Triples are among the most ubiquitous snacks on the streets of Lima, and a mainstay at lonche, the mid-afternoon coffee and tea break. They are also favorite hors d’oeuvres at parties, where they are cut into dainty triangles or squares.
Because of this sandwich’s simplicity, it is important to thoughtfully procure and prepare each component. Use ripe, good quality avocados and tomatoes for this recipe, and be careful not to overcook the eggs.
Any square or Pullman loaf of white sandwich bread will work for this.
Many Peruvians regularly make homemade mayonnaise similar to the recipe below. Peruvian-style mayonnaise gets its distinctive flavor from fresh garlic and lime juice, and it is typically not as sweet as American varieties. The recipe makes more than is required for the triples. In a pinch, you can use any commercially made mayonnaise, but avoid using sweet salad dressings like Miracle Whip. —Carlos C. Olaechea
4 sandwiches; 1 cup of mayo
For Peruvian-Style Mayonnaise
large clove of garlic
1 1/2 tablespoons
lime juice (juice of about one lime)
pinch of white pepper
Triples de Palta
Hass avocado (approximately 5 oz.)
large plum tomato (approximately 5 oz.)
square slices of white sandwich bread (approximately 1/3” thick)
In This Recipe
For Peruvian-Style Mayonnaise
Place the clove of garlic in a small bowl and microwave on high for 30 seconds, until softened. Finely mince the garlic and place it into a food processor or blender.
Crack the egg and add it to the food processor or blender, along with the lime juice, mustard powder, salt, sugar, and white pepper. Pulse a few times to combine the ingredients.
Now, with the food processor or blender running, slowly pour in the oil in a thin stream. You will gradually see the contents thickening. Do not stop until you have used up all of the oil.
Using a rubber spatula, scrape the mayonnaise into a container and tightly cover. Place in the refrigerator for at least 20 minutes before using. It can be stored for up to a week in the refrigerator.
Triples de Palta
Boil the eggs in the style you like, if you haven't already. I like this method: Place the eggs into a small, heavy-bottomed saucepan. Fill the saucepan with enough cold water to cover the eggs. Cover the saucepan and place on the stove over high heat until the water boils, approximately 7 minutes. Immediately remove the saucepan from the heat and let rest, covered, for 15 minutes. While the eggs are resting, fill a medium sized bowl with ice and water to create an ice bath. When eggs have cooled, peel them and place them back into the ice bath. Set aside until ready to use.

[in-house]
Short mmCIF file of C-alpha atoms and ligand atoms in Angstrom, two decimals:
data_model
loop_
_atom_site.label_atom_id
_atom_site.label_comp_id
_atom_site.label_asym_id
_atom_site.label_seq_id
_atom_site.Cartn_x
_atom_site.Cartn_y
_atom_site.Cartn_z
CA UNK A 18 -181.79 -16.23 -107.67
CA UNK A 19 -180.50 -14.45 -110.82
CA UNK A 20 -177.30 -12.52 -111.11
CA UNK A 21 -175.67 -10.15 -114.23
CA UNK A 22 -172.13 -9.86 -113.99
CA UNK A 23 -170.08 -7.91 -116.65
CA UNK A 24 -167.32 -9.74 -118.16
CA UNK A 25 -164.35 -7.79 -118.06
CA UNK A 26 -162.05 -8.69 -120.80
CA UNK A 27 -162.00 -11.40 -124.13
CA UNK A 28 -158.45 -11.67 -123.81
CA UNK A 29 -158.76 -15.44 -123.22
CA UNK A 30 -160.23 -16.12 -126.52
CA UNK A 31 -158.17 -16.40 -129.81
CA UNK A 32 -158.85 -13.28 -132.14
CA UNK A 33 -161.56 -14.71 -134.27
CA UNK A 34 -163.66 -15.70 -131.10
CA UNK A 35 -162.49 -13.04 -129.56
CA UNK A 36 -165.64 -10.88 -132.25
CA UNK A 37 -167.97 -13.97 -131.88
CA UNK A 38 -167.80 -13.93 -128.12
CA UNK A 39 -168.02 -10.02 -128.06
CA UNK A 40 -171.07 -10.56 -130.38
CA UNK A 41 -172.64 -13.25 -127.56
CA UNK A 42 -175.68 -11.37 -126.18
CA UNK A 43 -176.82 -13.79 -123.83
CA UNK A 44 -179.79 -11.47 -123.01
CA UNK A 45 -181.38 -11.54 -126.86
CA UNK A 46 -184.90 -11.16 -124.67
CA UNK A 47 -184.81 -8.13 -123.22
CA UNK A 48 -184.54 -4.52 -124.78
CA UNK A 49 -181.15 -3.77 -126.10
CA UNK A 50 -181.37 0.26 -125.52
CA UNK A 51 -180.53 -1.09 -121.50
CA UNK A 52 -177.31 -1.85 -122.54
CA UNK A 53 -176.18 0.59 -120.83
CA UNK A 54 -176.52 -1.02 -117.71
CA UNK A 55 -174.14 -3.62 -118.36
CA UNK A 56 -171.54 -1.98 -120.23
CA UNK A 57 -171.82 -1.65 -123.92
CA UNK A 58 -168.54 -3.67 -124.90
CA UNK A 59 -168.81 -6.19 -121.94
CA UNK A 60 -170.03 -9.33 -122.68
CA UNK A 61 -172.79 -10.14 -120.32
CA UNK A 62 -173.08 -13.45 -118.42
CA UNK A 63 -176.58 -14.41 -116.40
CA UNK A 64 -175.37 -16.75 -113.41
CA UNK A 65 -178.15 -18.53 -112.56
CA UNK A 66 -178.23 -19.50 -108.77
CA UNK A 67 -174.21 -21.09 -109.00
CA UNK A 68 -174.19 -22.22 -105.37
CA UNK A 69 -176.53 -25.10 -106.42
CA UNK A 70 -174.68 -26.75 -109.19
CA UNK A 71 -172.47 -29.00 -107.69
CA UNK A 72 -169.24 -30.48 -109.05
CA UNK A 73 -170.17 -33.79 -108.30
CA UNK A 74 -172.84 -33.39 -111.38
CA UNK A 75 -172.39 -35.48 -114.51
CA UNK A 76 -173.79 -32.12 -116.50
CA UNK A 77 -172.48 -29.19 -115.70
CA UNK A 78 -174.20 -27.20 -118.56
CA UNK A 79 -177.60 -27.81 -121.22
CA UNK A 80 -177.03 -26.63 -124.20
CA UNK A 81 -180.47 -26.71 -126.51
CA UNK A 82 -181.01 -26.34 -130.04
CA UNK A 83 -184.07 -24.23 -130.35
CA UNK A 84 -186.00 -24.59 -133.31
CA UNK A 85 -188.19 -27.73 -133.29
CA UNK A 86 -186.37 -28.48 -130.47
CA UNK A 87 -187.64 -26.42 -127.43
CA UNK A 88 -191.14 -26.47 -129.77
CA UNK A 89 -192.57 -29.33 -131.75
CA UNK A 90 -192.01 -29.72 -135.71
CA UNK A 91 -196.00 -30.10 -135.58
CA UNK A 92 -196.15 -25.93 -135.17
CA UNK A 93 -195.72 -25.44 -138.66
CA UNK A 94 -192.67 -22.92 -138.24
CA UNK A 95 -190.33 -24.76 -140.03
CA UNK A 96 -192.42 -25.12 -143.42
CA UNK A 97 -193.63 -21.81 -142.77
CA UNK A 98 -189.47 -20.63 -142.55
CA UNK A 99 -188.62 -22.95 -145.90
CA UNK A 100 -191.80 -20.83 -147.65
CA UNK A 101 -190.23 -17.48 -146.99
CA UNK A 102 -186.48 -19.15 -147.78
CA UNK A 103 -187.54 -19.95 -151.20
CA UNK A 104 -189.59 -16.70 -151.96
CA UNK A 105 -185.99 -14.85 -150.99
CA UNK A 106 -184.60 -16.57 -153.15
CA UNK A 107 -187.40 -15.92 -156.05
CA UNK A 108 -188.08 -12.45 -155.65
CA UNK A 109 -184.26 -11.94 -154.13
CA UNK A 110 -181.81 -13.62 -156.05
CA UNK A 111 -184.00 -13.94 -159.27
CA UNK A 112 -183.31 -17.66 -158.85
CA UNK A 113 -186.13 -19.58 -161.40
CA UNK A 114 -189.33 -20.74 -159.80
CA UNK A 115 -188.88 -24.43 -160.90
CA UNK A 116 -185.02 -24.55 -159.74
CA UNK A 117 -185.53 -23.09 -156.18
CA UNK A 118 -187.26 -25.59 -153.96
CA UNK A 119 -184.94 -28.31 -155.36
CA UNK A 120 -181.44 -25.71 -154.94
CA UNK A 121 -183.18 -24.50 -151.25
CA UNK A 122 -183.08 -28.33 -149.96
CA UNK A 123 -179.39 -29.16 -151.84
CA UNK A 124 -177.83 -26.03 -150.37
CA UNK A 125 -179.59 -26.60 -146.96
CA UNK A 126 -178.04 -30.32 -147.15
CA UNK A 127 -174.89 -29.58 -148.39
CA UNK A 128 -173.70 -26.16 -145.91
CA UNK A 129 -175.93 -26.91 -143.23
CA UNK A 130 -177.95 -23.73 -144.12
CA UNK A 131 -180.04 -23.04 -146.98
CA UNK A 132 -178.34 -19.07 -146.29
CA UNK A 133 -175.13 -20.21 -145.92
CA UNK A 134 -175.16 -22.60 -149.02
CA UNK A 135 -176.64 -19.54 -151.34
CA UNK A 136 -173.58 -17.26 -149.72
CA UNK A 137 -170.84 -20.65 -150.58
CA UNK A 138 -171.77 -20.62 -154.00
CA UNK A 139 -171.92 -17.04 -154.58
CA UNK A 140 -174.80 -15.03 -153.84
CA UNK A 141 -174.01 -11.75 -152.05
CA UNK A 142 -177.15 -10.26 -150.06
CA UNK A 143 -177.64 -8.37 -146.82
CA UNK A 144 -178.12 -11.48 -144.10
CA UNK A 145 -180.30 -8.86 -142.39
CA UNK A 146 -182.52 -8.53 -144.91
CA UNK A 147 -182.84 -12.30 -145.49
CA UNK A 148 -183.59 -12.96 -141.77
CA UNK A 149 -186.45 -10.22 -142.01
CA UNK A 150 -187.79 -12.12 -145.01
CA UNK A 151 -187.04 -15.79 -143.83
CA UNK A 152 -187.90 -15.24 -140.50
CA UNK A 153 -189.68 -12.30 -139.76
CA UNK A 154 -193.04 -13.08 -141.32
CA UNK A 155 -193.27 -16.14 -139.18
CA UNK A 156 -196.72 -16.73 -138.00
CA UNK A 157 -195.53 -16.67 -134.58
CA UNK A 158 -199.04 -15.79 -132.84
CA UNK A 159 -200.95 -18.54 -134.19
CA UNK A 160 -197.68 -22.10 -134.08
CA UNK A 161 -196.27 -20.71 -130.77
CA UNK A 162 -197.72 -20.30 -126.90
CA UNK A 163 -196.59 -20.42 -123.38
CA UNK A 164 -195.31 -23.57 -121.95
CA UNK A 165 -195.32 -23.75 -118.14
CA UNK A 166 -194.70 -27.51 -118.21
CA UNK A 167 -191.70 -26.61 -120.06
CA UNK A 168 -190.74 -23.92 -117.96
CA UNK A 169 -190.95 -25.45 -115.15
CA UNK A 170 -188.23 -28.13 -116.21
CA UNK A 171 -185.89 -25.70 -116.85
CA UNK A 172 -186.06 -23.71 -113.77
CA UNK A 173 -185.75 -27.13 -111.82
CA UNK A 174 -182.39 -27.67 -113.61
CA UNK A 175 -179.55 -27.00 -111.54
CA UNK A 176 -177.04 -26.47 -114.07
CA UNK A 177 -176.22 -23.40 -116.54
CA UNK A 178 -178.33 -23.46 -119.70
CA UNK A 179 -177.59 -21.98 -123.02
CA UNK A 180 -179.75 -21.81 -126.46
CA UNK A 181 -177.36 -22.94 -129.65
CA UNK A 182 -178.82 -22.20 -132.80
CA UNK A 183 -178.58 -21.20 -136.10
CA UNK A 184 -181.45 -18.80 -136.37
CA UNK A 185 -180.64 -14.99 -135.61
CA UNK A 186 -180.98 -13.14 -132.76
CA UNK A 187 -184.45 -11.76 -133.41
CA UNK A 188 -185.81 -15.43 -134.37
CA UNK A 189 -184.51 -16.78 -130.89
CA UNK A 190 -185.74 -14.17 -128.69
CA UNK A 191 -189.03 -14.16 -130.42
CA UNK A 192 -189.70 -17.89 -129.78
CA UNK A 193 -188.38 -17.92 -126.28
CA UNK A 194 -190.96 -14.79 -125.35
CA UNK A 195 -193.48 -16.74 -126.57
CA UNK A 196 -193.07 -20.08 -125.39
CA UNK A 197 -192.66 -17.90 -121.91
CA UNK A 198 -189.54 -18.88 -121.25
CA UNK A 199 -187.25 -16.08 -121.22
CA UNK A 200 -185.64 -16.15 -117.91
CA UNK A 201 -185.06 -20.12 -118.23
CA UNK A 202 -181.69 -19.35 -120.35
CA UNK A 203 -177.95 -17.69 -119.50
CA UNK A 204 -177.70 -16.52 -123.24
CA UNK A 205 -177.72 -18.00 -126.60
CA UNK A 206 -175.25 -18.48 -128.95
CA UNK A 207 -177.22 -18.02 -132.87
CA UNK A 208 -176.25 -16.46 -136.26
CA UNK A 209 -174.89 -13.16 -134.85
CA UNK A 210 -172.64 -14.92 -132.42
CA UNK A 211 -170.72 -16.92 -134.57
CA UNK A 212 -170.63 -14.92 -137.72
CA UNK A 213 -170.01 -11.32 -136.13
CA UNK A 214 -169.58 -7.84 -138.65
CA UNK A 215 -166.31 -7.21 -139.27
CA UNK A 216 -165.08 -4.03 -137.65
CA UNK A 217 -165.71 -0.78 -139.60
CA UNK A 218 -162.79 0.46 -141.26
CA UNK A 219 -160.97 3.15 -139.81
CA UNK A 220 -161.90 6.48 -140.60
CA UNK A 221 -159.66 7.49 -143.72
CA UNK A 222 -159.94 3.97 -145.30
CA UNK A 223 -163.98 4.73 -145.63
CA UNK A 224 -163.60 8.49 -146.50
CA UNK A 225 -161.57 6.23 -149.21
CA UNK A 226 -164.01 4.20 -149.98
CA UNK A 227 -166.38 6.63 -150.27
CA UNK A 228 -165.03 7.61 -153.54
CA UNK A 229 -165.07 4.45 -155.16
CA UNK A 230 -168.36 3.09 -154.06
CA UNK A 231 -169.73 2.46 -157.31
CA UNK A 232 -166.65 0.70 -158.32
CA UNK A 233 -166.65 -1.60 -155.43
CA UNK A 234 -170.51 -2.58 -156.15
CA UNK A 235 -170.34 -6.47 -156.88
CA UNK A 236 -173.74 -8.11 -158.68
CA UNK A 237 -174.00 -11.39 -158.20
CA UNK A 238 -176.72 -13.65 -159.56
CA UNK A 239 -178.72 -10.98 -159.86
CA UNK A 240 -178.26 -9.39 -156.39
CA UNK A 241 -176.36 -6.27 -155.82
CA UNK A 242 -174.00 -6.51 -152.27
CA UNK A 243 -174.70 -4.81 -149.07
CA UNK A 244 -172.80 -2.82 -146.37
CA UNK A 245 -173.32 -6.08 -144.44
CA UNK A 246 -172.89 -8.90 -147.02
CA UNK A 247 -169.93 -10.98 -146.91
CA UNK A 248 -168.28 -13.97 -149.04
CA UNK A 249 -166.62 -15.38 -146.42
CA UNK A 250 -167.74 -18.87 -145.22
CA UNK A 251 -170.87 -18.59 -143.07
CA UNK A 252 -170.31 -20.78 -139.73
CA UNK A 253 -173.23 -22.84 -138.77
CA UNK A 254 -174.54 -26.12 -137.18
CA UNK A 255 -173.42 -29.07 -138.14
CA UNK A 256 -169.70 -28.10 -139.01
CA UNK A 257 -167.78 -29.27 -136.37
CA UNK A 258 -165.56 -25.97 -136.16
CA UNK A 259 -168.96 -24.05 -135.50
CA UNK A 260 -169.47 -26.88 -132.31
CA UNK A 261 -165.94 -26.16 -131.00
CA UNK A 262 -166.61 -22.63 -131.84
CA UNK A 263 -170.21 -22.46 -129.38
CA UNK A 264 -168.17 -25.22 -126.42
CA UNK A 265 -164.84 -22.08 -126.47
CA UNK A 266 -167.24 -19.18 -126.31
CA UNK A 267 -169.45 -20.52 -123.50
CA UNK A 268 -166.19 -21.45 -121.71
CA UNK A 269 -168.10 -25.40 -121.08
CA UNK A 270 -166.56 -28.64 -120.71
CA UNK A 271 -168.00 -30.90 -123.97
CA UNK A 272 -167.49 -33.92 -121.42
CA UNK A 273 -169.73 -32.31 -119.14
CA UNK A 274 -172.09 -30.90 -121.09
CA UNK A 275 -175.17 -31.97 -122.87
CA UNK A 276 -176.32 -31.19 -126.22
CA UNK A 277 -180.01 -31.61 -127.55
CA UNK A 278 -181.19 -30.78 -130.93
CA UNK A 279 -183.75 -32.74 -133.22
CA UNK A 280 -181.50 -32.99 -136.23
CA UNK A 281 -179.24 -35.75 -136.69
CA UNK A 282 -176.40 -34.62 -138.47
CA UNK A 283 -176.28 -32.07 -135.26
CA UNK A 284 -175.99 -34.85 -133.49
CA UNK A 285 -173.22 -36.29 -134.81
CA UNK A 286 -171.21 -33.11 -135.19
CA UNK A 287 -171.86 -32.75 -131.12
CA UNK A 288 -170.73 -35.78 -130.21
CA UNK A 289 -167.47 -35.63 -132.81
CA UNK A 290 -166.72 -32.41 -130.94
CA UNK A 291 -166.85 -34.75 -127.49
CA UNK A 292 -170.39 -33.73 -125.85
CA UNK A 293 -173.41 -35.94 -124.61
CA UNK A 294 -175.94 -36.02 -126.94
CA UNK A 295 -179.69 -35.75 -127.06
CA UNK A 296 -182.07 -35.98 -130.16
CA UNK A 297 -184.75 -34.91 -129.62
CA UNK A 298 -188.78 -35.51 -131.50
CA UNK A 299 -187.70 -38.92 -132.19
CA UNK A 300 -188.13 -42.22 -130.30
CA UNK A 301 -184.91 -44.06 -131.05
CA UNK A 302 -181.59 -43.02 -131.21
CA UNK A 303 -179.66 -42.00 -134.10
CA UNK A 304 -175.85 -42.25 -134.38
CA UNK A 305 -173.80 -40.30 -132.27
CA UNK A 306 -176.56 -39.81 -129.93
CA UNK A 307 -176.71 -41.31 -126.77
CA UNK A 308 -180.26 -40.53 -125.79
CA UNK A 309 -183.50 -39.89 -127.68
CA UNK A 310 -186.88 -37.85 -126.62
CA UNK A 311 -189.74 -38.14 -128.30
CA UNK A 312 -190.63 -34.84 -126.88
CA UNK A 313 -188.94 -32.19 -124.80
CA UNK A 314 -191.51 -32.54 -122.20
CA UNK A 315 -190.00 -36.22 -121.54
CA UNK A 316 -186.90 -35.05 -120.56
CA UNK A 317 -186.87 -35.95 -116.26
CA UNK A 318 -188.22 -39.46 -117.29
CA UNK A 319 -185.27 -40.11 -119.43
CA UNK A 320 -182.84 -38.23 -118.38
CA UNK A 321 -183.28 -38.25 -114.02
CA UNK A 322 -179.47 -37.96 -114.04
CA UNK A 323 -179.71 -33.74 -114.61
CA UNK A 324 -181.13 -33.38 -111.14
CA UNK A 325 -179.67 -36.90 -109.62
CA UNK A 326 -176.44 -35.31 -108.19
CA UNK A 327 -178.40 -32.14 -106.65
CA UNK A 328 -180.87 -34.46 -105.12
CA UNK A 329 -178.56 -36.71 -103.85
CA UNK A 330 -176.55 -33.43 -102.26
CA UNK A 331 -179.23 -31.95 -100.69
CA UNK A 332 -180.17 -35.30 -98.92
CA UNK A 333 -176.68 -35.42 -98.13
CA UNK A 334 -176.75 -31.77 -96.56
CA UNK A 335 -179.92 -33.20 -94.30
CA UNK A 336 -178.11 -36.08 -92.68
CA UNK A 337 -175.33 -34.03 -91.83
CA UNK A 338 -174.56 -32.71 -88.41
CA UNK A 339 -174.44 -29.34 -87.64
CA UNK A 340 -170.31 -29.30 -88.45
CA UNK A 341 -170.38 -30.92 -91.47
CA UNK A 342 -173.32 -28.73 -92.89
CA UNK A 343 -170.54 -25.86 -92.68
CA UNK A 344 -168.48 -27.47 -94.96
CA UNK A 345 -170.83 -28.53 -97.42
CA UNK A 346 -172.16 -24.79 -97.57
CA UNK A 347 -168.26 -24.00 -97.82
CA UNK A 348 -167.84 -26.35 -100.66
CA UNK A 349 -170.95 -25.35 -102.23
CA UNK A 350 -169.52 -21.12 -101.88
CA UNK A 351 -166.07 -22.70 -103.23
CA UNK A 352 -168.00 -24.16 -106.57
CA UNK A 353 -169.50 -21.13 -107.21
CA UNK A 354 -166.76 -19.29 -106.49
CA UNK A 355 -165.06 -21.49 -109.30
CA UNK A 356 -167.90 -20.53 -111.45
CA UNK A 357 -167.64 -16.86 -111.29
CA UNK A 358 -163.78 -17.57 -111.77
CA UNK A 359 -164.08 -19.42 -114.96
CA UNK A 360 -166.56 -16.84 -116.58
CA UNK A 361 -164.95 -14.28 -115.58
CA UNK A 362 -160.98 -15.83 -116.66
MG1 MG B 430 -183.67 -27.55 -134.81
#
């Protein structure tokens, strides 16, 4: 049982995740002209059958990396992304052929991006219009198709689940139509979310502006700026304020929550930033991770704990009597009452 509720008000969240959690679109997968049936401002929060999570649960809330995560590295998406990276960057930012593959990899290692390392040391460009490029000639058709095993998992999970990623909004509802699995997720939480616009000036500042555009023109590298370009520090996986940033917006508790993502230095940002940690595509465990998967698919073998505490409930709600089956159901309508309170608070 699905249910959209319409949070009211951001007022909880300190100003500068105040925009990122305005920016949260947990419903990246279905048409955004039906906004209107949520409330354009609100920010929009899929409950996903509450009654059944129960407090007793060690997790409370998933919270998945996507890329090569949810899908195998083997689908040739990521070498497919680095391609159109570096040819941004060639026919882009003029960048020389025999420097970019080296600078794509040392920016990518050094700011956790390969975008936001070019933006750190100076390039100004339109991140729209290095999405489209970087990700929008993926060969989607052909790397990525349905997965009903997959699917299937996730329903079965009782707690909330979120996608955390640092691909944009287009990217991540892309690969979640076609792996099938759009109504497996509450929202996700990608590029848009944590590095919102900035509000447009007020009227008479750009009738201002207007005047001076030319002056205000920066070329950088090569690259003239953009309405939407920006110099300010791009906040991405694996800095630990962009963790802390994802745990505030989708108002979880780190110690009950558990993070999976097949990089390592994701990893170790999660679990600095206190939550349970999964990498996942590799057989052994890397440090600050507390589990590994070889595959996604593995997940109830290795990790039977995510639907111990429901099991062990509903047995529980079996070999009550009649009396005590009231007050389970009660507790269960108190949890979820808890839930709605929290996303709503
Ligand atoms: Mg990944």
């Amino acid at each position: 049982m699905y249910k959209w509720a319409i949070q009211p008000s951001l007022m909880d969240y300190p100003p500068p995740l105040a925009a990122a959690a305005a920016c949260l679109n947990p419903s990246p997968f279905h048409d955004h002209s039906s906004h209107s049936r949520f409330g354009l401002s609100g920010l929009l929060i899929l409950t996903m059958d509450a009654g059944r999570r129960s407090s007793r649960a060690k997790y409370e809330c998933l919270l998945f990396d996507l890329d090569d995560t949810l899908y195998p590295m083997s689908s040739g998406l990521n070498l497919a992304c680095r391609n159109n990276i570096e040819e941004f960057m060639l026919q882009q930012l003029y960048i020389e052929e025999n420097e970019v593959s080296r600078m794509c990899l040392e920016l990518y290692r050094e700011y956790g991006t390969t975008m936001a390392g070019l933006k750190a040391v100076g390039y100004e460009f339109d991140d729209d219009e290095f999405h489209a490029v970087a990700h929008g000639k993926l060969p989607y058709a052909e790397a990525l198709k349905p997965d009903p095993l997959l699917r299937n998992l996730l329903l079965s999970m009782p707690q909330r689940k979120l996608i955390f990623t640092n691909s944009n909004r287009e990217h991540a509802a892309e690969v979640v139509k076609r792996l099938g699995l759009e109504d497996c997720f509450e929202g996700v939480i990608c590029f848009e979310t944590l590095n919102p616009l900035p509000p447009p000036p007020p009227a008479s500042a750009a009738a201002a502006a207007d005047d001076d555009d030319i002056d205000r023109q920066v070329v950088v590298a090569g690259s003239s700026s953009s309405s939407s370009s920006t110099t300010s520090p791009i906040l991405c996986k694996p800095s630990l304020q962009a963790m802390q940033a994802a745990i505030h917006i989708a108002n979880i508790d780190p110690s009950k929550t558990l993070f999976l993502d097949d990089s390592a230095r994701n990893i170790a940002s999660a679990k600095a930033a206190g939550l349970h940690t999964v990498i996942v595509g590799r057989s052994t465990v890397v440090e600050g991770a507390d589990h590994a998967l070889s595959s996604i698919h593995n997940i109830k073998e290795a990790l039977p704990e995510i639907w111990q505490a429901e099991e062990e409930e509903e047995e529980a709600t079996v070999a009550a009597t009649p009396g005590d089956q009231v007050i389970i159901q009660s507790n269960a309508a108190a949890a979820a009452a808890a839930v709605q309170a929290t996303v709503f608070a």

Peel, pit and cut the avocado into 1/8-inch slices. Set aside. Cut the tomato into 1/8-inch slices and set aside. Do the same with the hardboiled eggs.
Place one slice of bread on a clean, dry work surface and spread 1 teaspoon of mayonnaise on the side facing up. Arrange a single layer of sliced hard-boiled eggs on top of the mayonnaise, making sure that the eggs go beyond the crusts just a little. Now, spread 1 teaspoon of mayonnaise on one side of a separate slice of bread and place on top of the eggs, mayonnaise side down. You should now have an egg sandwich.
Spread 1 teaspoon of mayonnaise on top of the egg sandwich and arrange a single layer of tomato slices on top of it, again making sure they extend slightly past the crusts. Spread a teaspoon of mayonnaise on one side of another slice of bread, and place this slice on top the tomato, mayonnaise side down. You now have an egg and tomato sandwich.
Finally, spread 1 teaspoon of mayonnaise on top of the egg and tomato sandwich and arrange a layer of sliced avocado on top of the mayonnaise, ensuring that it extends slightly beyond the crusts. Take a final slice of bread, spread 1 teaspoon of mayonnaise on one side of it, and place it on top of the avocado, mayonnaise side down. You should now have 3 distinct layers using 4 slices of bread, with a layer of mayonnaise between each filling and each slice of bread.
Now, using a serrated knife, carefully slice off the crusts using very gentle pressure and a sawing motion. Once the crusts are removed, gently cut the sandwich in half diagonally using a sawing motion. Repeat steps 7-10 using the remaining ingredients.
I was born in Peru to a Limeño father and a Texan mother. We moved to Miami when I was five, and I grew up in the "Kendall-suyo" neighborhood—often called the 5th province of the Inca Empire because of its large Peruvian population. I've been writing about food since I was 11 years old, and in 2016 I received a master's degree in Gastronomy from Boston University. A travel columnist at Food52, I'm currently based in Hollywood, Florida—another vibrant Peruvian community—where I am a writer, culinary tour guide, and consultant.